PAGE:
As mentioned above, there are three main cloud layers largely accepted by the community: IaaS, PaaS and SaaS. However, many cloud providers don’t fit exclusively in one of them as they tend to enlarge their offering with different services at multiple layers of the stack. Since this creates a little confusion among cloud consumers, I want to take the opportunity to present them one more time from a different perspective, trying to concentrate on what added value each layer brings to the stack.

Ok, I still have to work a bit on my ability to visually represent concepts but I hope the above chart can help making some clarification. First, we have raw resources at the bottom of the stack and if we add some elasticity we obtain an IaaS. This is over-simplified as there are certainly more values brought by any good IaaS layer, however, for the sake of understanding, I’ll limit myself to the most evident one: elasticity, a.k.a. the ability to create, destroy, enlarge and shrink computing resources on demand via an API.

Let’s now go upper, we have an IaaS layer and we decide to add some DevOps tools and operations such as middlewares, auto-scaling, application deployment and code validation mechanisms. While doing that, if the principle of abstraction layers is respected, we don’t need to care anymore about how to handle raw resources, since the IaaS provides us with tools to automate their management. What we obtain is a Platform-as-a-Service, an environment where multiple users can deploy their applications.

Eventually, let’s take some business logic to solve a specific problem (i.e. CRM, ERP, etc) and, provided of course that we have done all the multi-tentancy stuff and that we want it to be consumed as-a-service, we are now working at the SaaS layer. At this stage, we can concentrate on making our software more powerful, adding killing features and conquering our market niche. We don’t need (neither we do want, right?) to take care of all the infrastructure to serve our users nor we want to know what hardware lies underneath, as those would be just a distraction from our core business focus.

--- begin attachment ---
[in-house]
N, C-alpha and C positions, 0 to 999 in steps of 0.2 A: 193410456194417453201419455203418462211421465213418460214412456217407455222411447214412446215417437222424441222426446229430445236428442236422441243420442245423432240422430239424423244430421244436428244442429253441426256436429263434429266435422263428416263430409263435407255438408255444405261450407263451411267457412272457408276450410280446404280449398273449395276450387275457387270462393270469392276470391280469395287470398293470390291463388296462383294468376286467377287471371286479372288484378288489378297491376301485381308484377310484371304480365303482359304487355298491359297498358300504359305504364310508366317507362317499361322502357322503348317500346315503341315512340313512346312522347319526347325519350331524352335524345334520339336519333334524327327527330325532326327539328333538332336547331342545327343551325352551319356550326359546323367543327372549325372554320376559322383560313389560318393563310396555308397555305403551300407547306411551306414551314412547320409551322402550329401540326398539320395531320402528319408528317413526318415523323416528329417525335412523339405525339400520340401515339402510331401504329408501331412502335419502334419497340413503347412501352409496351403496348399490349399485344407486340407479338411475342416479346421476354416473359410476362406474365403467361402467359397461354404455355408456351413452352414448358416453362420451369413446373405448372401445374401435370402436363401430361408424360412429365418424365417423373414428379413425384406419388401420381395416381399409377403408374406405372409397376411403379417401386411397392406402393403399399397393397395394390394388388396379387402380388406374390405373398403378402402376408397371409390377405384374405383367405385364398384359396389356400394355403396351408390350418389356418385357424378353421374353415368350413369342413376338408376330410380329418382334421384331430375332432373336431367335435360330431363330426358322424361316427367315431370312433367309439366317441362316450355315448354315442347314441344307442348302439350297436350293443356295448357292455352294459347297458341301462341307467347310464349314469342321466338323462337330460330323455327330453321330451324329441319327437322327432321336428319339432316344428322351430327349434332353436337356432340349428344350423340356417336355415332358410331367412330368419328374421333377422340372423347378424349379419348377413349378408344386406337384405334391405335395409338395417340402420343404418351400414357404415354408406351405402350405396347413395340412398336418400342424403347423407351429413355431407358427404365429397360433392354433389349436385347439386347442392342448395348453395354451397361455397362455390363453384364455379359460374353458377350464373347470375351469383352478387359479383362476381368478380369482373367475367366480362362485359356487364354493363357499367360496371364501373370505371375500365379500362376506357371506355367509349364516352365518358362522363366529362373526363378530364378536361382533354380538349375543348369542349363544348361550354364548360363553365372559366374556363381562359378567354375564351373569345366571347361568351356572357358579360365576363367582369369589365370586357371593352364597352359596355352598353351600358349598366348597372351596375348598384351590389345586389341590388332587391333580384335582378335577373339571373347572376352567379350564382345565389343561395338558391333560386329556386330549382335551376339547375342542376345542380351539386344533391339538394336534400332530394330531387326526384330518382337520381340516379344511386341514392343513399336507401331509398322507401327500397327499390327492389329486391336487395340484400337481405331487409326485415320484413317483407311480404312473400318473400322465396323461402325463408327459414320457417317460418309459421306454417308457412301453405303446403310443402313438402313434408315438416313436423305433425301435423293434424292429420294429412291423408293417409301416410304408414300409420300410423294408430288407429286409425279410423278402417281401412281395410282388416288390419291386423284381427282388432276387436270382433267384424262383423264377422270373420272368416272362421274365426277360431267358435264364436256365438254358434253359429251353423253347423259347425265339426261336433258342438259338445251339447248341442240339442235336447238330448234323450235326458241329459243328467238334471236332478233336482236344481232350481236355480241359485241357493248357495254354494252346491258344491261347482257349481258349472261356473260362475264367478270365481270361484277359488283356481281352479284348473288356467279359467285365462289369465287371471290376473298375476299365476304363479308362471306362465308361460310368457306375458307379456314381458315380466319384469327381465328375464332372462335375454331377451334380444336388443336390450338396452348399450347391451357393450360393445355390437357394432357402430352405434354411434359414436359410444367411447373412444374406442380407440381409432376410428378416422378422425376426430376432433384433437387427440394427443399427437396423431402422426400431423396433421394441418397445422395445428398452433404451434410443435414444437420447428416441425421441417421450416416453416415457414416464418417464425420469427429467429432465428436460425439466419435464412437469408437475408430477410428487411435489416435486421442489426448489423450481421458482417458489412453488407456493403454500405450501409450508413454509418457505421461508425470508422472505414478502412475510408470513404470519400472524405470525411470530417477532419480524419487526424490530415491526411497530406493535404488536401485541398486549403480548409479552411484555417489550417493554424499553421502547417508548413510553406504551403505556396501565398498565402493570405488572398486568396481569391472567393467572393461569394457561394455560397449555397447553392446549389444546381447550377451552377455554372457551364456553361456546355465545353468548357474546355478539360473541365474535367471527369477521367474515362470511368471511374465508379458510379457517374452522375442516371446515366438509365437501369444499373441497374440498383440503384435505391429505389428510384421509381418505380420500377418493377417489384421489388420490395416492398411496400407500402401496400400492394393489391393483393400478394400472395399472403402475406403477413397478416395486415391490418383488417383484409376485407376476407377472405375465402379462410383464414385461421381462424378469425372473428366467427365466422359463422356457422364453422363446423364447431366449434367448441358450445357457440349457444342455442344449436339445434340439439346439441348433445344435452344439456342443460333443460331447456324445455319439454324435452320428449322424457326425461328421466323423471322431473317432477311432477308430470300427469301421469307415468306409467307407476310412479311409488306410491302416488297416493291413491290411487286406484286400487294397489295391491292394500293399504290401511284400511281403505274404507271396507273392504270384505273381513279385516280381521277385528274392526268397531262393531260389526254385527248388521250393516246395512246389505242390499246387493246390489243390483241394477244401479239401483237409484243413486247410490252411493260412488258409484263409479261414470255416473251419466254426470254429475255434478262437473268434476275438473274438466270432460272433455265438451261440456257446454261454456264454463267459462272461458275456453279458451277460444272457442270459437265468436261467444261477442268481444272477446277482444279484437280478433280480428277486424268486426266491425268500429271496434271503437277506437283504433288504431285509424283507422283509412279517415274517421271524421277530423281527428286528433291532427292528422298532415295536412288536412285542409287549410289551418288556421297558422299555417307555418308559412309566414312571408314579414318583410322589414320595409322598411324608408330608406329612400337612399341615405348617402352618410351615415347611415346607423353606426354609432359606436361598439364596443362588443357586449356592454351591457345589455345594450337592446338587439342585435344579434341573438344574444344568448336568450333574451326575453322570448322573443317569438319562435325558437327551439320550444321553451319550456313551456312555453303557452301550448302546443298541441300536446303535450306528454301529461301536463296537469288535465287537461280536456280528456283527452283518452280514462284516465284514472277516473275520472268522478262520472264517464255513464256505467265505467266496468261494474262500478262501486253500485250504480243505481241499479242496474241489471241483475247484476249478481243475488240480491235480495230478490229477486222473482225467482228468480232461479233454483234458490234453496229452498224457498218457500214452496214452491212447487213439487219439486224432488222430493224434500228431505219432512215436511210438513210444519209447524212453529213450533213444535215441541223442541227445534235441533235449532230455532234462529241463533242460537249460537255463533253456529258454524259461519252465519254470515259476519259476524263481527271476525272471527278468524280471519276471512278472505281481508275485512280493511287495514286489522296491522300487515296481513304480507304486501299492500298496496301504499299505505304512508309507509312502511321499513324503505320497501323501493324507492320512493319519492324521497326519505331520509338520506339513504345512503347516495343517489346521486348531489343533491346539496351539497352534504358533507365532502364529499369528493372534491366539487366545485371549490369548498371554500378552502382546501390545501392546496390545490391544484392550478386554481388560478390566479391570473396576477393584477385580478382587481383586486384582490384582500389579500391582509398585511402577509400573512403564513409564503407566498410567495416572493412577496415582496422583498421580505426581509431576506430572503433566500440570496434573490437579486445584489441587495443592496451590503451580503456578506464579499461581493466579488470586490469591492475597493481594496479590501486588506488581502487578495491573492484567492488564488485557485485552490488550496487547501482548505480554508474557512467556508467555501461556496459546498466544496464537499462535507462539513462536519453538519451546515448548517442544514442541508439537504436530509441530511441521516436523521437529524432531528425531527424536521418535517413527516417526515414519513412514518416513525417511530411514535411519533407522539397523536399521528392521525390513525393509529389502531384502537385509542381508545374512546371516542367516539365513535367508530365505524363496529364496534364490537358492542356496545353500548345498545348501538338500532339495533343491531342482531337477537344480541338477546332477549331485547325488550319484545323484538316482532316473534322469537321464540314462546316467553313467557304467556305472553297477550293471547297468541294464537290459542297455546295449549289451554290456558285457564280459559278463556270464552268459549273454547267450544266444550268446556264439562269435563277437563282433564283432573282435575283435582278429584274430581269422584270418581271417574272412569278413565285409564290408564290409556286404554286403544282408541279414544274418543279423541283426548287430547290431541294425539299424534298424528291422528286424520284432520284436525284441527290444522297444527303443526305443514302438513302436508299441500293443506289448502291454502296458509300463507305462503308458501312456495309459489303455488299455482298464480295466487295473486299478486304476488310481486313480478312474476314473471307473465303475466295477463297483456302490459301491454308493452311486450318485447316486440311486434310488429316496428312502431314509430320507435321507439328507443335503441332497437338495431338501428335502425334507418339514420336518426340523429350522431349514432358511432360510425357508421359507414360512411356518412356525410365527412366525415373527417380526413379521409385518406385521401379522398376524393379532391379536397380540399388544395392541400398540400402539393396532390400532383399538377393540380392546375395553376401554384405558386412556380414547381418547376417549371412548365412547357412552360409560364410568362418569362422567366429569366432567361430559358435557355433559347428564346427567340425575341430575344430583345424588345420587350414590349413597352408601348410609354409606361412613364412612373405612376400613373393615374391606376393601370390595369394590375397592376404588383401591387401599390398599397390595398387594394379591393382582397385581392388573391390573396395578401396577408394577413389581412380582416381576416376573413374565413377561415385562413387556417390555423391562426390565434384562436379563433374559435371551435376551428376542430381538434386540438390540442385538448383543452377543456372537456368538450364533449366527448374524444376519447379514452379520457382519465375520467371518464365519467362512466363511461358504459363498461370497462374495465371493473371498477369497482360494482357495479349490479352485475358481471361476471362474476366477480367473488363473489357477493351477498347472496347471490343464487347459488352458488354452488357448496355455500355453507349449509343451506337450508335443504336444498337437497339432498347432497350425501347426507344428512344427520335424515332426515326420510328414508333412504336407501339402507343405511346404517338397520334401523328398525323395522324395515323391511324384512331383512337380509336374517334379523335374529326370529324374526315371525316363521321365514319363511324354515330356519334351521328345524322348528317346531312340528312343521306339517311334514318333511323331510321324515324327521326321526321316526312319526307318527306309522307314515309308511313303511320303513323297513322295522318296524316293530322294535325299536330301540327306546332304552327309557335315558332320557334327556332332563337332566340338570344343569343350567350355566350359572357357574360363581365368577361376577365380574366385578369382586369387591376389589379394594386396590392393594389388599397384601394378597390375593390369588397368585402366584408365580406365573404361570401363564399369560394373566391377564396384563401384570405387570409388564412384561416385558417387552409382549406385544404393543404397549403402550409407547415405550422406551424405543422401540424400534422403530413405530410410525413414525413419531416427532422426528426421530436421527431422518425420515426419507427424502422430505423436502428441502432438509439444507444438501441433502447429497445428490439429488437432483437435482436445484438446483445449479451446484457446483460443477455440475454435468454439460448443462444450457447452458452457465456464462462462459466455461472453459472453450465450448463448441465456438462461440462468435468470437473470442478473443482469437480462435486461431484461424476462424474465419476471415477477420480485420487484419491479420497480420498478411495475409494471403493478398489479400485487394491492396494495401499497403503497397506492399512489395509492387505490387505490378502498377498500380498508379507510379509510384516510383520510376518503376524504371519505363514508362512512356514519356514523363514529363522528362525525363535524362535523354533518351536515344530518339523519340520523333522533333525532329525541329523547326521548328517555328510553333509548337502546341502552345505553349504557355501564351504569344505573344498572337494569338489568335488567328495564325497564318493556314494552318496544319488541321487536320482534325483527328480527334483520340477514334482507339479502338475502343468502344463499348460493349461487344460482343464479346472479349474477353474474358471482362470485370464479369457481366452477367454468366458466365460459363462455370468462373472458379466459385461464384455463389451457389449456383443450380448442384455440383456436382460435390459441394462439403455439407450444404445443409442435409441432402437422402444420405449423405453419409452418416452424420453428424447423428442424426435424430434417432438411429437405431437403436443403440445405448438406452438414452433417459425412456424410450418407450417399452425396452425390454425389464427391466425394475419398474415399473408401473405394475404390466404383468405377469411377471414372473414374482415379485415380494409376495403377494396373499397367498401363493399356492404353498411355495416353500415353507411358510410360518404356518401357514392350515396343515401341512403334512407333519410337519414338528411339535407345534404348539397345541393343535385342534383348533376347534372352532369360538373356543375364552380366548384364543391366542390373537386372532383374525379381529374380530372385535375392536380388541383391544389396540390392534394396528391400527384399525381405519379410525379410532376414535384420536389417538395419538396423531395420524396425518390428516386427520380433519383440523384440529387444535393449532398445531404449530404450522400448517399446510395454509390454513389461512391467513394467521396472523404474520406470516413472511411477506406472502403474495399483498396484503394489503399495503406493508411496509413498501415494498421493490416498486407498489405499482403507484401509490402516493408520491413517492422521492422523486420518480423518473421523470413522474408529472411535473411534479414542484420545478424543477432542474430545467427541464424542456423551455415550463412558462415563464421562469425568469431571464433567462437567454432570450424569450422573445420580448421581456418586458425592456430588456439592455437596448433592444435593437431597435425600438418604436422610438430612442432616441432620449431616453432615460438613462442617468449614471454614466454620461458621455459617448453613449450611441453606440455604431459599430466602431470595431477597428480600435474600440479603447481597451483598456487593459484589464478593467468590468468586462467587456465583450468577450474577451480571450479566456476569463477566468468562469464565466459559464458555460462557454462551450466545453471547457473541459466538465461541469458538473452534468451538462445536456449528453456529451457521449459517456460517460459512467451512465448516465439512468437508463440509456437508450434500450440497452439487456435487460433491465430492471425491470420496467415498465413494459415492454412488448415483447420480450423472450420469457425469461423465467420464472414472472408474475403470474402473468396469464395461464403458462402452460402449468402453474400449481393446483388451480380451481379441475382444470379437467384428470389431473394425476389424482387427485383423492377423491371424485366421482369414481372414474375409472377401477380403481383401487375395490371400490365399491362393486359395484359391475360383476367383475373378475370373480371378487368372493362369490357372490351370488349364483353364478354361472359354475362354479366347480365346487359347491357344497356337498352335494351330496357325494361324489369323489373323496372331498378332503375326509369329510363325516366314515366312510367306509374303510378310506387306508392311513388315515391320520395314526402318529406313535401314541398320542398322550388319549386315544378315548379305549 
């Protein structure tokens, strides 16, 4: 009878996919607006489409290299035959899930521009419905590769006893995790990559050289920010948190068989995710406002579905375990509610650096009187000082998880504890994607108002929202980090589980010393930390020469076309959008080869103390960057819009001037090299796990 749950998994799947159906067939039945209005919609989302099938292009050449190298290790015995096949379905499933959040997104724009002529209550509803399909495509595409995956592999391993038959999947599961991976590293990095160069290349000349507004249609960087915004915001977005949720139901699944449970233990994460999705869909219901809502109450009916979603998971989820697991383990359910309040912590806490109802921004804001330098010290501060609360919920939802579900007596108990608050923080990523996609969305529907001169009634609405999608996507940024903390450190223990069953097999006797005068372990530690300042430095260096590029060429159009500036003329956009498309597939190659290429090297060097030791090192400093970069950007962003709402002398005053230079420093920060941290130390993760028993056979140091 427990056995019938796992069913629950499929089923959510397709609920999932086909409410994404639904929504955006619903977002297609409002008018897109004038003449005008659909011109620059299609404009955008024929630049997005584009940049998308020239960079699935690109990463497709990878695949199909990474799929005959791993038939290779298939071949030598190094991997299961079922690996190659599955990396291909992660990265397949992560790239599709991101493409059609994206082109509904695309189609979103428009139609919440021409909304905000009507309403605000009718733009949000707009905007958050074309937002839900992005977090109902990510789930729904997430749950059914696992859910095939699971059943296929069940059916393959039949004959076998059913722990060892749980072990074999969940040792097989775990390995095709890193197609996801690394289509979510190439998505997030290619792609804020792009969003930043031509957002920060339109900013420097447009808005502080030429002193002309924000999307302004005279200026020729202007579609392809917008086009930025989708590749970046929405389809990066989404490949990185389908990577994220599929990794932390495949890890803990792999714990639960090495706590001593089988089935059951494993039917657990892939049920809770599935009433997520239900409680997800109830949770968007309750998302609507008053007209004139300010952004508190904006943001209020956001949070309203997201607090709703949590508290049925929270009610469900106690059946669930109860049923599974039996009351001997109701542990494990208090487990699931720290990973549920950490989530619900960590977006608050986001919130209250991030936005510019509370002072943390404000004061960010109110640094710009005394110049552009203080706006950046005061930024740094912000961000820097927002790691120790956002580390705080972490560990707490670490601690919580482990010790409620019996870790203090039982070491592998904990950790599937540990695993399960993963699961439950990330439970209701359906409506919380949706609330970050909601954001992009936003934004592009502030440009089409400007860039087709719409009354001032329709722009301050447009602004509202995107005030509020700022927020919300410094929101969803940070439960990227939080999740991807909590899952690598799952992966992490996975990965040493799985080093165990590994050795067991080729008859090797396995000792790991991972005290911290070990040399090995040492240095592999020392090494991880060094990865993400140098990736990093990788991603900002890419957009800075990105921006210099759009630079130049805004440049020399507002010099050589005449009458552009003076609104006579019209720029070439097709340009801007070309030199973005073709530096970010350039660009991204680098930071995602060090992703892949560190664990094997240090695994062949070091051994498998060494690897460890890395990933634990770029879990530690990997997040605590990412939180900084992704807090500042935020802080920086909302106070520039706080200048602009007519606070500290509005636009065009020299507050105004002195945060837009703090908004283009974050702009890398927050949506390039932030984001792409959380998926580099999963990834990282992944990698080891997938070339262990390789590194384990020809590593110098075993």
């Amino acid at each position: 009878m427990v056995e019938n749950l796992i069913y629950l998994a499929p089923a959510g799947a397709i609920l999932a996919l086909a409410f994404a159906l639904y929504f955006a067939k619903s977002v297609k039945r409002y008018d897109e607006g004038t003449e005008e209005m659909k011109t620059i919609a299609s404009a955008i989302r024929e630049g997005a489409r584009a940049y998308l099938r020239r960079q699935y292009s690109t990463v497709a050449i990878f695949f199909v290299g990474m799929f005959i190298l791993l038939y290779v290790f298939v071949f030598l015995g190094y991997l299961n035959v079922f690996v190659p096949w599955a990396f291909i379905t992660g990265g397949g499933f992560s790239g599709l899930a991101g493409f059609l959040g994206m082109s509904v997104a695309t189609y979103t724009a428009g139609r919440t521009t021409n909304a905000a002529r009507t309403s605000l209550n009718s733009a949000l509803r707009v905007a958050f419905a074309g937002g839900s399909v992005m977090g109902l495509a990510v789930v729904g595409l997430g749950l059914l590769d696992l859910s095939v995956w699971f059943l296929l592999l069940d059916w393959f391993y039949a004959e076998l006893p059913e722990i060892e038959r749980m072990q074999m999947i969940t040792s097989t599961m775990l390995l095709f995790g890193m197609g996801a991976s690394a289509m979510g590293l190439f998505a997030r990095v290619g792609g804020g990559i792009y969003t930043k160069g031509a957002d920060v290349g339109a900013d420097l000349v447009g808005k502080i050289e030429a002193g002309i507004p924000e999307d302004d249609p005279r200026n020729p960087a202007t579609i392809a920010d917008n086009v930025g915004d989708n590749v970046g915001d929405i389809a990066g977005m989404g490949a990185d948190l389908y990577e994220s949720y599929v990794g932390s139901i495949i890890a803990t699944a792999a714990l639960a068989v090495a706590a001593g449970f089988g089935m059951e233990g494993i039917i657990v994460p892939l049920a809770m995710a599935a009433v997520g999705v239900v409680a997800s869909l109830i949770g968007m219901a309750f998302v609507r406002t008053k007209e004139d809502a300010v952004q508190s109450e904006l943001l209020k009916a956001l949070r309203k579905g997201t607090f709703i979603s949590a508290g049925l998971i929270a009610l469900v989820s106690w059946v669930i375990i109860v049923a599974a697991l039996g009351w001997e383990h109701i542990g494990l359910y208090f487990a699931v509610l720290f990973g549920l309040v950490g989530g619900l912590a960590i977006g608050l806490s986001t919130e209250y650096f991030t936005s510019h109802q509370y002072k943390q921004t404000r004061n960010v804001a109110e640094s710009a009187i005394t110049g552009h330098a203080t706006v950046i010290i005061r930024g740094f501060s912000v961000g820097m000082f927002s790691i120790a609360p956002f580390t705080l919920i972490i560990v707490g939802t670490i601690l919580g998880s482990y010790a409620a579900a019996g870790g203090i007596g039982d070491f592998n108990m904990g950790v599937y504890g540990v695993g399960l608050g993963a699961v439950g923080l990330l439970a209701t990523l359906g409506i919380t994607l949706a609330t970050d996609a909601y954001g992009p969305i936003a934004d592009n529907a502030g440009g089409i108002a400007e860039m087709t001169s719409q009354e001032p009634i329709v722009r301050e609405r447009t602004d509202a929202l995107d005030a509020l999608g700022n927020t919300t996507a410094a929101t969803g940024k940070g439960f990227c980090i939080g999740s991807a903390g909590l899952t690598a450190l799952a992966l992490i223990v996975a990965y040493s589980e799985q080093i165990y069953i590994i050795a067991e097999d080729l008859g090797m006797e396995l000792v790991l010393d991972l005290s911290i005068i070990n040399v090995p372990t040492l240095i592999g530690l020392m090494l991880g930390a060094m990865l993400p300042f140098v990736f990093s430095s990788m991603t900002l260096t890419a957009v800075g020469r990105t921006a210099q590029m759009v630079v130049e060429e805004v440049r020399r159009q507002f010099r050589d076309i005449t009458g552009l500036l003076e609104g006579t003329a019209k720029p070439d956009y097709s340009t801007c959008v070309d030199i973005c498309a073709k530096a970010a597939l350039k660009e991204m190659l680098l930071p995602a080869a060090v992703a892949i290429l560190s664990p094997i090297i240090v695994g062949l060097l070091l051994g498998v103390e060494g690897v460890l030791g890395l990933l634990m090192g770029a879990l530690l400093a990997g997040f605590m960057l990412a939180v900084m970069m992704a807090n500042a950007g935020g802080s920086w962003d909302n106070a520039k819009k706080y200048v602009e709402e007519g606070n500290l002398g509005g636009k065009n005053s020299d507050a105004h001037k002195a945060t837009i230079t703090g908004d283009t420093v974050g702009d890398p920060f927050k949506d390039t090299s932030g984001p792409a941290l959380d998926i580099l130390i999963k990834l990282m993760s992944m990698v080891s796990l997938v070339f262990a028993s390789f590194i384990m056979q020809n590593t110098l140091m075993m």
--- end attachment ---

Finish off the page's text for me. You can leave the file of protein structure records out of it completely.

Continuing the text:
Sounds logical doesn’t it? All the layers stack up together so nicely and they look so complementary. Indeed they are. In fact, cloud companies end up buying services from other cloud companies that operate at a lower level of the stack. For further evidence, I have done a small research and I found out that most SaaS companies deploy their software on top of a PaaS provider that, itself, deploys its automation layer on top of one (or more) IaaS providers. What does that mean? That if an enterprise adopts a SaaS cloud service and pays for it, eventually some dollars will end up in some IaaS providers’ pocket. You like it or not.

The infrastructure of PaaS providers

To bring supporting examples, let’s check the most popular PaaS providers infrastructures as they’re most likely obliged to reveal their backends in order to inform their customers on their data center locations.

Most popular PaaS services rely on IaaS providers
PaaS Provider Supported Languages IaaS backends
Heroku Ruby, Java, Python, Node.js AWS
Engine Yard Ruby, PHP, Node.js AWS, Verizon Terremark
AppFog PHP, Java, Node, .NET, Ruby AWS, Rackspace, HP Cloud Services
OpenShift PHP, Java, Node.js, Python, Ruby AWS, Rackspace
Nodejitsu Node.js Joyent
AppHarbor .NET AWS
CloudBees Java AWS, HP Cloud Services

The cloud market is known to be huge and it is mandatory for every player in the IT industry today to take up a position, a vision and a direction within this space. If you’re an investor who wants to participate in the cloud opportunity, it is extremely valuable to understand how different cloud models are currently sharing the market. On the other hand, if you’re an enterprise evaluating the adoption of any cloud service, you should be concerned about who’s running the games up and down the cloud stack, as this will eventually affect you service level, your security and your data integrity.

POST UPDATE on 4/8/2013